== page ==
The Wormfaces are put on trial first. Their representatives are so arrogantly xenophobic that they promise to destroy the "animals" who dared to try the "Only People", and are judged to be dangerous. Their planet is to be "rotated" 90° out of the present space-time ... without their star, most likely dooming them to freezing to death.

Then it is humanity's turn, as represented by Peewee, Kip, Iunio (an ancient Roman centurion), and a Neanderthal man. The Neanderthal is rejected as being of another species. Iunio proves belligerent, but brave. Peewee's and Kip's recorded remarks are then admitted into evidence. In humanity's defense, Kip makes an impassioned speech. The Mother Thing and a representative of another race argue that the short-lived species are essentially children who should be granted more time to learn and grow. It is decided to re-evaluate humanity after "a dozen half-deaths of radium" (19,200 years).

Kip and Peewee are returned to Earth with advanced alien devices and scientific equations provided by the Vegans to help the human race. Kip passes the information along to Professor Reisfeld, Peewee's father. Reisfeld arranges a full scholarship for Kip at the Massachusetts Institute of Technology, where Kip wants to study engineering and spacesuit design.


Since the advent of amateur radio satellites in 1961, the majority have been known as Orbital Satellite Carrying Amateur Radio – OSCAR.[2]

An amateur radio satellite, dubbed SuitSat, was launched from the International Space Station in February 2006. This was an obsolete space suit with a ham radio transmitter inside it.


Floyd C. Gale wrote that the book "is possibly the most unabashedly juvenile of Heinlein's long list ... Great for kids, chancy for grownups who don't identify readily with adolescent heroes".[3]

Film adaptation[edit]

In 2010, it was announced that Star Trek writer Harry Kloor had written a script for a film version and optioned the film rights. The film was expected to have come out in 2013,[4][5] but as of the end of 2013 was still listed as "in development".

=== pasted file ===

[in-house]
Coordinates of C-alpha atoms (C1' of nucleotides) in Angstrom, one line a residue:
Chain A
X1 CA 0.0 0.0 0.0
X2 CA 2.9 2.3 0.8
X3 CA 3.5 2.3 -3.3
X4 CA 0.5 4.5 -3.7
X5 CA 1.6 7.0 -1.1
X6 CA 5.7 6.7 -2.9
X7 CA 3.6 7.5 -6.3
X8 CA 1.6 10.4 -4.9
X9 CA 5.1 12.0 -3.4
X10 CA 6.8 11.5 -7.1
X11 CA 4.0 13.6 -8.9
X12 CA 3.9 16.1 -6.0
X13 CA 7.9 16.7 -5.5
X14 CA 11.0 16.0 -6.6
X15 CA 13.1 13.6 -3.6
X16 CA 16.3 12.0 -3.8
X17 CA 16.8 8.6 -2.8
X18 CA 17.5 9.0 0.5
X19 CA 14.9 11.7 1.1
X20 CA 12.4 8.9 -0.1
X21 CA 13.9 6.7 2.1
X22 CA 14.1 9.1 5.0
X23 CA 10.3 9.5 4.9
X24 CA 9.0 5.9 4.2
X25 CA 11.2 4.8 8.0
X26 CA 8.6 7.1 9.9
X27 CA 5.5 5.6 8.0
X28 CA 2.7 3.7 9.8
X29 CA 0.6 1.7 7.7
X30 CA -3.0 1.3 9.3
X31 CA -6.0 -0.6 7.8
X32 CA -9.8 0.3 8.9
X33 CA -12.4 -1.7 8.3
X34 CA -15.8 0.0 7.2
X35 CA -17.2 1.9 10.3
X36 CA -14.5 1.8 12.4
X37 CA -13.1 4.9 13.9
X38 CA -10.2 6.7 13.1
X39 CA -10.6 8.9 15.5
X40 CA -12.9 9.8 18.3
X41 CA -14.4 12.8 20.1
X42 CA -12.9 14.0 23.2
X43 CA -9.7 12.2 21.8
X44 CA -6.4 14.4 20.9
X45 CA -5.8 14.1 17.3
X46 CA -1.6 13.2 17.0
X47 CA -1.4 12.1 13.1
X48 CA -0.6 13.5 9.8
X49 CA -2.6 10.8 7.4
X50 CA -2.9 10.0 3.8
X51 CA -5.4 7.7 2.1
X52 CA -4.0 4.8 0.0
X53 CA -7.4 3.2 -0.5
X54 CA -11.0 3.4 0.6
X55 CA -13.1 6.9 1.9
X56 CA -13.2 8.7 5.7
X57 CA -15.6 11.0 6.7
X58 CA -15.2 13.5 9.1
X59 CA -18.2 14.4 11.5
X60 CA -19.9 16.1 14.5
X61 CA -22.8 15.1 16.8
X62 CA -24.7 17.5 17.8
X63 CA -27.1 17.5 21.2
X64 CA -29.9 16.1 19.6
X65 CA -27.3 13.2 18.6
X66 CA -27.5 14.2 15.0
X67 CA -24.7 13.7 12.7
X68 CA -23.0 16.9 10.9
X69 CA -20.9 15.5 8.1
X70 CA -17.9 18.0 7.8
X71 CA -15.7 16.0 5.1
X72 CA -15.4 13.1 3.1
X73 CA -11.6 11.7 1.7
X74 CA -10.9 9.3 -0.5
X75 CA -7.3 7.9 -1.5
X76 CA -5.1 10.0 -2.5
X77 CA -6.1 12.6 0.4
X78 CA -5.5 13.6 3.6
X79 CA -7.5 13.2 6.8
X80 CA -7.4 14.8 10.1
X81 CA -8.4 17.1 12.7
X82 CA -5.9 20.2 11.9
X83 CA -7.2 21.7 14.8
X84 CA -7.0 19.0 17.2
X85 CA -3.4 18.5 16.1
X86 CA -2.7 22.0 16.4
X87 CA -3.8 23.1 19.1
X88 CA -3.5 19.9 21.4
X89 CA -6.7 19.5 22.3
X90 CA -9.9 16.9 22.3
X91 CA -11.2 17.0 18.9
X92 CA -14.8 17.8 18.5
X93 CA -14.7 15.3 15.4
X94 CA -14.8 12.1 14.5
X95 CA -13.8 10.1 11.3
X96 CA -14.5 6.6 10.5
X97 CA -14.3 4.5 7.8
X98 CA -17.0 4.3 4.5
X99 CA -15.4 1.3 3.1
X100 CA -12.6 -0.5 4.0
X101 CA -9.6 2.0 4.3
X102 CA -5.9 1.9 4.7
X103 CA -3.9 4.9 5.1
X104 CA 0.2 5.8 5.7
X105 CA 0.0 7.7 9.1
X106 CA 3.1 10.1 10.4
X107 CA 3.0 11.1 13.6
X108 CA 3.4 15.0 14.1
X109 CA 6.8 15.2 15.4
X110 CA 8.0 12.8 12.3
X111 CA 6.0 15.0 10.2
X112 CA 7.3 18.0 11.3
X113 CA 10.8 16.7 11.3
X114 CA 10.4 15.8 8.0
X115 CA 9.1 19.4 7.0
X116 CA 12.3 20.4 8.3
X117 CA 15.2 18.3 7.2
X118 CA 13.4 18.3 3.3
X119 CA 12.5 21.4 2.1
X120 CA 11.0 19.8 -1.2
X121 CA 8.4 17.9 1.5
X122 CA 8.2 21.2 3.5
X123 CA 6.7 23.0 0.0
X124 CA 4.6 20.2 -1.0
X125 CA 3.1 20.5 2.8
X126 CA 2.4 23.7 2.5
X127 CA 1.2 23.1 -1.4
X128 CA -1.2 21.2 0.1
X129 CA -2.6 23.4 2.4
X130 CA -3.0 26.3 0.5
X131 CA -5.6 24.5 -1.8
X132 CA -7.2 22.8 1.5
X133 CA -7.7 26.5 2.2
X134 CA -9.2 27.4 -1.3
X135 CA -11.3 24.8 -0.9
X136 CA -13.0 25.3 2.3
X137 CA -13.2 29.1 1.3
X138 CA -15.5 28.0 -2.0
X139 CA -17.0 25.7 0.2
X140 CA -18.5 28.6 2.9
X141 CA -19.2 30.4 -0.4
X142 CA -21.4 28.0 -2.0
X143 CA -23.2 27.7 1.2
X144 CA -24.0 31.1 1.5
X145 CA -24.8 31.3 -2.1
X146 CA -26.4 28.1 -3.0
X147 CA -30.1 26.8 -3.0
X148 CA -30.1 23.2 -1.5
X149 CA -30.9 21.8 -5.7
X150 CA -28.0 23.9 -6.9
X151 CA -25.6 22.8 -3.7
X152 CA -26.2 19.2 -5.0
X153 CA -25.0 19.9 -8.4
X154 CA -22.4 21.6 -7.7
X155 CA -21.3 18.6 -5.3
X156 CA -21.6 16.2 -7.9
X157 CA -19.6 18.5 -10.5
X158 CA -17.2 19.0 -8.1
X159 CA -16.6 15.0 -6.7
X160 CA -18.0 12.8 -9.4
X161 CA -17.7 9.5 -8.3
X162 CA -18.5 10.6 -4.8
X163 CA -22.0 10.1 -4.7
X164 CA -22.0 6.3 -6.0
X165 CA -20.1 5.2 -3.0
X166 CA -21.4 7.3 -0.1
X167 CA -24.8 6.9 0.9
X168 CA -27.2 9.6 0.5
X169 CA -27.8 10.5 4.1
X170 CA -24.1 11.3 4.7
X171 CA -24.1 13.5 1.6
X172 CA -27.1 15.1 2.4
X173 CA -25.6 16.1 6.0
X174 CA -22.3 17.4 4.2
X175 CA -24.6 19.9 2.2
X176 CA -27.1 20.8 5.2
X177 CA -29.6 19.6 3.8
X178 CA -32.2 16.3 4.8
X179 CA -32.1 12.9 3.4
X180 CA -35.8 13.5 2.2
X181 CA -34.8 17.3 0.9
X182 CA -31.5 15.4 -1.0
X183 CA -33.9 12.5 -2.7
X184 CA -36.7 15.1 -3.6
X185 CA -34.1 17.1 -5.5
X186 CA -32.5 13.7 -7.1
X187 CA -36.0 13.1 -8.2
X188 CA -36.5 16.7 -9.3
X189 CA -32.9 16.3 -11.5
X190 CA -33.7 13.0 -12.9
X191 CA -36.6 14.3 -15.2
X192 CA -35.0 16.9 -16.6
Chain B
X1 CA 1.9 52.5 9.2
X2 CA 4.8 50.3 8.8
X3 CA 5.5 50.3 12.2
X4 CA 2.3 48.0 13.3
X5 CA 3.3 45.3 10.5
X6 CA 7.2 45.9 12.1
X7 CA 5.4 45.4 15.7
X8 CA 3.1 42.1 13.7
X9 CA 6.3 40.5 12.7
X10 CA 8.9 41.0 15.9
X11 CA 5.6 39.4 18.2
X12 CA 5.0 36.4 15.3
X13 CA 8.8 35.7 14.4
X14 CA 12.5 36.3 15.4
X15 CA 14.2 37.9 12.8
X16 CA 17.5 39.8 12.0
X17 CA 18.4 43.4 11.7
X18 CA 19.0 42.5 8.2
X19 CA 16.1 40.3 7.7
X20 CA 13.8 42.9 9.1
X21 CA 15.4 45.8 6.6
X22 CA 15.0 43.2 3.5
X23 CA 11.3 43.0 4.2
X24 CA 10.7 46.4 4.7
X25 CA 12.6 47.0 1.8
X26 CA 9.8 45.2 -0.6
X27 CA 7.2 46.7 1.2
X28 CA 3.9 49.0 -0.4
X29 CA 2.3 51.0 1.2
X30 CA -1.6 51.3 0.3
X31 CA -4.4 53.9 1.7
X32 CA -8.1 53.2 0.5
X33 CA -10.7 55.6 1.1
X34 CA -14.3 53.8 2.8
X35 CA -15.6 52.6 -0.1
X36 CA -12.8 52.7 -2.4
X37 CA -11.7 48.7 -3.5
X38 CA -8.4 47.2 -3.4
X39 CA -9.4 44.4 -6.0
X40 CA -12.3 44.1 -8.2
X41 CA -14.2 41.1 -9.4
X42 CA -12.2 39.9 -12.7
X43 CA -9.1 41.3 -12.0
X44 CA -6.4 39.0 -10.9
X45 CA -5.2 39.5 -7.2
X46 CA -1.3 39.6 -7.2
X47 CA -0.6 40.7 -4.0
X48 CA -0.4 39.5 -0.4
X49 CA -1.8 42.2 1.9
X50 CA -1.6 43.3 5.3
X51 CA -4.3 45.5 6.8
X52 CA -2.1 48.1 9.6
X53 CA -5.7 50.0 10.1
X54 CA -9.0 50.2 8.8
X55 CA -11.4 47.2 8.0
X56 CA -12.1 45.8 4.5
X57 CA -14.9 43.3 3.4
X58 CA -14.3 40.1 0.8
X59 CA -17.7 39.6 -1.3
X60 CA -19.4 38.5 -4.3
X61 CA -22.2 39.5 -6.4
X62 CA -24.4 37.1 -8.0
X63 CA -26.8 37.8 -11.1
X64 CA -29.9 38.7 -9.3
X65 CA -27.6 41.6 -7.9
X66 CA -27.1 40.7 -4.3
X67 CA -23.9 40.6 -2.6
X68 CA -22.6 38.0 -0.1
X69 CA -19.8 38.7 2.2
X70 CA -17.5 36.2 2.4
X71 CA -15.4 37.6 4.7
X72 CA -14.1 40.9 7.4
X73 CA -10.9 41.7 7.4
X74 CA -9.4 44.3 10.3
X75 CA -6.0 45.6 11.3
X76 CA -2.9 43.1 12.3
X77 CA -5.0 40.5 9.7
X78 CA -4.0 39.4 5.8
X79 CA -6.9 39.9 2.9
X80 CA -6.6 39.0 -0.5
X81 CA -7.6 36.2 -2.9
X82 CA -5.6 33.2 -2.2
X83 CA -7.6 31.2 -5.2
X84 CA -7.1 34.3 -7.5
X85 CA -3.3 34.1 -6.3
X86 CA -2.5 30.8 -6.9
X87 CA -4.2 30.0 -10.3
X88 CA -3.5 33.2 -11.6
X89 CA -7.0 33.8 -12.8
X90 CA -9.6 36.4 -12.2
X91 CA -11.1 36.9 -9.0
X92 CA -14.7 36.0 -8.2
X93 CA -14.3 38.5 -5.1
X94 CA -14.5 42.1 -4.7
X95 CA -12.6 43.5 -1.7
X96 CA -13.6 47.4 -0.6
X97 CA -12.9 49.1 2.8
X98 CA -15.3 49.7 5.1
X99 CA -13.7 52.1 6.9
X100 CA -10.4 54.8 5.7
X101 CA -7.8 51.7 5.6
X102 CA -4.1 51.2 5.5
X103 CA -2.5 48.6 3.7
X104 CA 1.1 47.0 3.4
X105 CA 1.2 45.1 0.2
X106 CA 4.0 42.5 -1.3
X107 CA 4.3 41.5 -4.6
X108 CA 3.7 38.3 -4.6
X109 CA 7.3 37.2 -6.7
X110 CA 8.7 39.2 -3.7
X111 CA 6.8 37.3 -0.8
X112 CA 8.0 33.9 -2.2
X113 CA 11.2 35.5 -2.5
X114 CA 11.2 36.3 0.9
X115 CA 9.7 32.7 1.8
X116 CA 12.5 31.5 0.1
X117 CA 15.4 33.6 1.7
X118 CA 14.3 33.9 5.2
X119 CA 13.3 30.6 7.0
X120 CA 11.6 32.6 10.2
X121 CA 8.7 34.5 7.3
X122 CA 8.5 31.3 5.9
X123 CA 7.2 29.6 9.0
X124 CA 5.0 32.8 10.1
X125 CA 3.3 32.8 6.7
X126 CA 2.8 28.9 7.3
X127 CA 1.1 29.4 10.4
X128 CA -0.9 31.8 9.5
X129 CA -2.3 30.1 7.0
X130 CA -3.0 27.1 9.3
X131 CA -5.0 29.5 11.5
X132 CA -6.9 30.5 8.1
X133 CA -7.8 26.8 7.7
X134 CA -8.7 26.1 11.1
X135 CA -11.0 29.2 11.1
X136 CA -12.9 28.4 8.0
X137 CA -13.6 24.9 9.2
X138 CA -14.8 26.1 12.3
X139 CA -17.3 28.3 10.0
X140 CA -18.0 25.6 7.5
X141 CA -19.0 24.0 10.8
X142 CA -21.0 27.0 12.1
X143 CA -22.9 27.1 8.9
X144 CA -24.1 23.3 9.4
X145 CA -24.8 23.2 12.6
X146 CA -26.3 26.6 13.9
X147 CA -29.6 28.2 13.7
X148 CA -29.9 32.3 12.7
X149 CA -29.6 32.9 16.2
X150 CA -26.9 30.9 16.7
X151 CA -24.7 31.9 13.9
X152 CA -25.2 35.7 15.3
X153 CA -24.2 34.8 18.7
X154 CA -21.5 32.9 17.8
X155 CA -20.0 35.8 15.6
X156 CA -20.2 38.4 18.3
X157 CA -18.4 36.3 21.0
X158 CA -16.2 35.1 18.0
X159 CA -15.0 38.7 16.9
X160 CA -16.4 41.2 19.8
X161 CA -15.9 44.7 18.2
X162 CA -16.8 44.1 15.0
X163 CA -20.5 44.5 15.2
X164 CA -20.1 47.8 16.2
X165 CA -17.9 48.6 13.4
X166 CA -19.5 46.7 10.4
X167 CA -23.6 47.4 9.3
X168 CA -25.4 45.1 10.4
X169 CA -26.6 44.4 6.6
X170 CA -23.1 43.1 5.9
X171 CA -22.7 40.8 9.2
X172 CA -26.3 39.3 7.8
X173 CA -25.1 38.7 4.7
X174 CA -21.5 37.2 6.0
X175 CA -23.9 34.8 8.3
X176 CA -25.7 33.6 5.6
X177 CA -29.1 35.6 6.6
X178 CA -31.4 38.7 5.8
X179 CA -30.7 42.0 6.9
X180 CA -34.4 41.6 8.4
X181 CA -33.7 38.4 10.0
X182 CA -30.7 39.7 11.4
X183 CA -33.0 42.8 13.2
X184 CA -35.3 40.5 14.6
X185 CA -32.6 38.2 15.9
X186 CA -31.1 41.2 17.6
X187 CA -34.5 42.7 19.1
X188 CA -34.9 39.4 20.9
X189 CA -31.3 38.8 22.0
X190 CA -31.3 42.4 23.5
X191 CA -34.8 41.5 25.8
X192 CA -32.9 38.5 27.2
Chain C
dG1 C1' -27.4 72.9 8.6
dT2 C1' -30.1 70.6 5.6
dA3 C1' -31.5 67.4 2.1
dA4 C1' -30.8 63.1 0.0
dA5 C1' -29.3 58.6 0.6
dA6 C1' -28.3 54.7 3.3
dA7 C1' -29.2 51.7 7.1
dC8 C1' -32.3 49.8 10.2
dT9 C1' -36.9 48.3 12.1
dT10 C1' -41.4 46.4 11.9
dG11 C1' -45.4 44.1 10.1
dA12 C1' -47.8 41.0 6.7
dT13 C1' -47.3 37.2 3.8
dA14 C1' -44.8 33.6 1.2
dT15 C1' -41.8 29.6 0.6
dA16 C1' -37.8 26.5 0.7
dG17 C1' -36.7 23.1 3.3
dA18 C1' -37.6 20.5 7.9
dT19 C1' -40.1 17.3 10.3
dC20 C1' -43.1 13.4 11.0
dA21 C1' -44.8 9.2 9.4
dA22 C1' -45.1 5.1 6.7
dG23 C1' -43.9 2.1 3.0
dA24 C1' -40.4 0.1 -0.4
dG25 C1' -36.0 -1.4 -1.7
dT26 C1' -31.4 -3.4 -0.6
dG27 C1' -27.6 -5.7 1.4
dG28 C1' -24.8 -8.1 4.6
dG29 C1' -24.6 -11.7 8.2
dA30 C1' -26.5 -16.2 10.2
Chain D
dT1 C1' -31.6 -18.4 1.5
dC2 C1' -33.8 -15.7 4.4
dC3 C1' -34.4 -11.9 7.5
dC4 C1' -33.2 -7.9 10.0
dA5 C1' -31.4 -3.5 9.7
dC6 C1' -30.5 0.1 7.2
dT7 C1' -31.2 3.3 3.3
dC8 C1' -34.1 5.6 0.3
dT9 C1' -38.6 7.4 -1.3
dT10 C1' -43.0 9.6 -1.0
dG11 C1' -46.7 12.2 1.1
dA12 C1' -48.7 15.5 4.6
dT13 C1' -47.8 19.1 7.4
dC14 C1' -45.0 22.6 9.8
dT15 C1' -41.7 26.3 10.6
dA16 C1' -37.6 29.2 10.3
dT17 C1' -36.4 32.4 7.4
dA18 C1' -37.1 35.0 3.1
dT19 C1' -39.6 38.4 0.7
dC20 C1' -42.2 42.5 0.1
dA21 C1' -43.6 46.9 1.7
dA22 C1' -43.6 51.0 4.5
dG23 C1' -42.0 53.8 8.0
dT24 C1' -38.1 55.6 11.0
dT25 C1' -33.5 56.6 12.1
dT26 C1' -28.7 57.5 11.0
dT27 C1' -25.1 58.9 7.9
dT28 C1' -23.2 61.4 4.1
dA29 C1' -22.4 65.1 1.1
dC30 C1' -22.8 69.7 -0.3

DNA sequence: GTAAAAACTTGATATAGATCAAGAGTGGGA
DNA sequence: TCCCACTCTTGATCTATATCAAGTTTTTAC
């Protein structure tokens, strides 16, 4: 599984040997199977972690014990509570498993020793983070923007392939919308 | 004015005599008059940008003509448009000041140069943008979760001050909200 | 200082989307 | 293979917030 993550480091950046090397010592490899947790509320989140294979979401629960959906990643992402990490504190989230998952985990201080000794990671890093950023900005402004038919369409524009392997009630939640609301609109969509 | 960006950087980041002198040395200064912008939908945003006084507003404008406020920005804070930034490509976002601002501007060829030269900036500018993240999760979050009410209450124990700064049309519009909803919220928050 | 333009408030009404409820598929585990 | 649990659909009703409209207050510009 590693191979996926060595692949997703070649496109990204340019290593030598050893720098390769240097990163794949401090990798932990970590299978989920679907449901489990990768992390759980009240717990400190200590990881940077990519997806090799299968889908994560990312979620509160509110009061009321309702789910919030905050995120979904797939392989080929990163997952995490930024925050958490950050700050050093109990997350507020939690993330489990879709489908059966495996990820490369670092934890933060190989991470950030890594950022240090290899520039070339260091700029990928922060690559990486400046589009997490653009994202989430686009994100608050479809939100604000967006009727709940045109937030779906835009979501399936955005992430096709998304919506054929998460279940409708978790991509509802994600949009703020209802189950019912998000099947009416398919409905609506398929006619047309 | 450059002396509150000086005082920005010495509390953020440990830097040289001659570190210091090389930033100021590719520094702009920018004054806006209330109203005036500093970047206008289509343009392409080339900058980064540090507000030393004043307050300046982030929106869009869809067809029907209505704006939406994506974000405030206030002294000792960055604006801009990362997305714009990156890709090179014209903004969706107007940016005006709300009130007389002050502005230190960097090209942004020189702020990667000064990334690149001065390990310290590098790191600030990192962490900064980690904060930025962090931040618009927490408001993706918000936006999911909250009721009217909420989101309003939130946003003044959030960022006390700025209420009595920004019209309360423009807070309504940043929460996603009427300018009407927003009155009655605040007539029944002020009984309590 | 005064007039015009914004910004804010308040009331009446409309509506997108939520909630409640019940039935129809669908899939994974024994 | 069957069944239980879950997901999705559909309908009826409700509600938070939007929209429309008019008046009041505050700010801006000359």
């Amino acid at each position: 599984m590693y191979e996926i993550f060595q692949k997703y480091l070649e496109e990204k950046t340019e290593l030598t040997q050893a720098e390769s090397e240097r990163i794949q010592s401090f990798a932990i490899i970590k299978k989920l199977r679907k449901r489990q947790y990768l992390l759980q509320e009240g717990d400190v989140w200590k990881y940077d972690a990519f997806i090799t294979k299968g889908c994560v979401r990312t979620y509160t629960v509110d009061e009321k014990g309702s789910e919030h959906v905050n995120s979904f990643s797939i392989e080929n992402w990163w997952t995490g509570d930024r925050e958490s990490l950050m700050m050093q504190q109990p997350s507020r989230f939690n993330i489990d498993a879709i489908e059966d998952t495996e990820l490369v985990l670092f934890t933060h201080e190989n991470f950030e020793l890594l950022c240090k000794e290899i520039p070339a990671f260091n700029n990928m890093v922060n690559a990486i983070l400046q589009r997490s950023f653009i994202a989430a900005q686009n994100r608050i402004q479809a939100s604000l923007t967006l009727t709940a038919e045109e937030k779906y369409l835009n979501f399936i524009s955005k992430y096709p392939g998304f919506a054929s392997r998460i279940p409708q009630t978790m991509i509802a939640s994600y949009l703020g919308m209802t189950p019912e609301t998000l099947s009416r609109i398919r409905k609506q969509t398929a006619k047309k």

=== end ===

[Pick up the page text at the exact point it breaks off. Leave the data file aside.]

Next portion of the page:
• 1958, Charles Scribner's Sons, hardcover
  • 1970, Ace Books, paperback
  • 1971, NEL, paperback, ISBN 0-450-00729-4
  • 1977, Ballantine, paperback, ISBN 0-345-26071-6
  • May 1, 1977, Macmillan Publishing Company, hardcover, ISBN 0-684-14857-9
  • July 12, 1981, Del Rey, paperback, ISBN 0-345-30103-X
  • May 12, 1985, Del Rey, paperback, 256 pages, ISBN 0-345-32441-2
  • July 1, 1987, Hodder & Stoughton General Division, paperback, ISBN 0-450-00729-4
  • June 1, 1994, Buccaneer Books, hardcover, ISBN 1-56849-288-X
  • October 1, 1999, Sagebrush, library binding, ISBN 0-613-13639-X
  • July 2003, Del Rey Books, hardcover, ISBN 0-613-94907-2
  • July 29, 2003, Del Rey, paperback, 240 pages, ISBN 0-345-46107-X
  • December 1, 2003, Full Cast Audio, cassette audiobook, ISBN 1-932076-39-5
  • December 1, 2003, Full Cast Audio, cassette audiobook, ISBN 1-932076-40-9
  • December 1, 2003, Full Cast Audio, CD audiobook, ISBN 1-932076-41-7
  • February 8, 2005, Pocket, paperback, 256 pages, ISBN 1-4165-0549-0
  • December 2008, Virginia Edition (Vol. 21), hardcover, 192 pages, ISBN 978-1-897350-26-3

The cover for one of the French editions (Presses Pocket, 1978) is by notable science fiction illustrator Jean-Claude Mézières.

See also[edit]


  1. ^ "1959 Award Winners & Nominees". Worlds Without End. Retrieved 2009-07-27.
  2. ^ "The Extraordinary History of Amateur Radio Satellites". Space Today. 2006. Retrieved July 3, 2013.
  3. ^ Gale, Floyd C. (August 1959). "Galaxy's 5 Star Star Shelf". Galaxy. pp. 138–142. Retrieved 14 June 2014.
  4. ^ "Star Trek writer adapting Heinlein's Have Spacesuit for a film | Blastr". Archived from the original on 2012-09-15. Retrieved 2011-07-14.
  5. ^ Have Space Suit—Will Travel at IMDb

External links[edit]